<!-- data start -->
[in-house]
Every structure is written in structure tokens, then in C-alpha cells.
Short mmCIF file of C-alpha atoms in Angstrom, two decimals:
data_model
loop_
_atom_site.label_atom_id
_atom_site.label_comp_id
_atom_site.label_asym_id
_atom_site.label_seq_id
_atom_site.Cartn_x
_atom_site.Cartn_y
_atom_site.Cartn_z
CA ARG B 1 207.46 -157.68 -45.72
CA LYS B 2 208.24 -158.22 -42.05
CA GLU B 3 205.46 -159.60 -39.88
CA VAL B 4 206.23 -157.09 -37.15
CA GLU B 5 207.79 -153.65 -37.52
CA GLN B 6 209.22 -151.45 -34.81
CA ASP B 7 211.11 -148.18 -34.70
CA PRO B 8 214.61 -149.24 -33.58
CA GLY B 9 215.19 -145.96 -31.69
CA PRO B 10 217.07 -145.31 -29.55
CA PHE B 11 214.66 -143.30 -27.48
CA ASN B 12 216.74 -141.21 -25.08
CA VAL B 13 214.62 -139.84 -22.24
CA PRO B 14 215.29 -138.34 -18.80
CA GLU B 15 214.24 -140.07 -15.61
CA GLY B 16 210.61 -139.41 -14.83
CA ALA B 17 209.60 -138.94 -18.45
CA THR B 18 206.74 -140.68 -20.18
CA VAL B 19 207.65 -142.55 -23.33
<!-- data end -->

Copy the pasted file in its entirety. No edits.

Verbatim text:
[in-house]
Every structure is written in structure tokens, then in C-alpha cells.
Short mmCIF file of C-alpha atoms in Angstrom, two decimals:
data_model
loop_
_atom_site.label_atom_id
_atom_site.label_comp_id
_atom_site.label_asym_id
_atom_site.label_seq_id
_atom_site.Cartn_x
_atom_site.Cartn_y
_atom_site.Cartn_z
CA ARG B 1 207.46 -157.68 -45.72
CA LYS B 2 208.24 -158.22 -42.05
CA GLU B 3 205.46 -159.60 -39.88
CA VAL B 4 206.23 -157.09 -37.15
CA GLU B 5 207.79 -153.65 -37.52
CA GLN B 6 209.22 -151.45 -34.81
CA ASP B 7 211.11 -148.18 -34.70
CA PRO B 8 214.61 -149.24 -33.58
CA GLY B 9 215.19 -145.96 -31.69
CA PRO B 10 217.07 -145.31 -29.55
CA PHE B 11 214.66 -143.30 -27.48
CA ASN B 12 216.74 -141.21 -25.08
CA VAL B 13 214.62 -139.84 -22.24
CA PRO B 14 215.29 -138.34 -18.80
CA GLU B 15 214.24 -140.07 -15.61
CA GLY B 16 210.61 -139.41 -14.83
CA ALA B 17 209.60 -138.94 -18.45
CA THR B 18 206.74 -140.68 -20.18
CA VAL B 19 207.65 -142.55 -23.33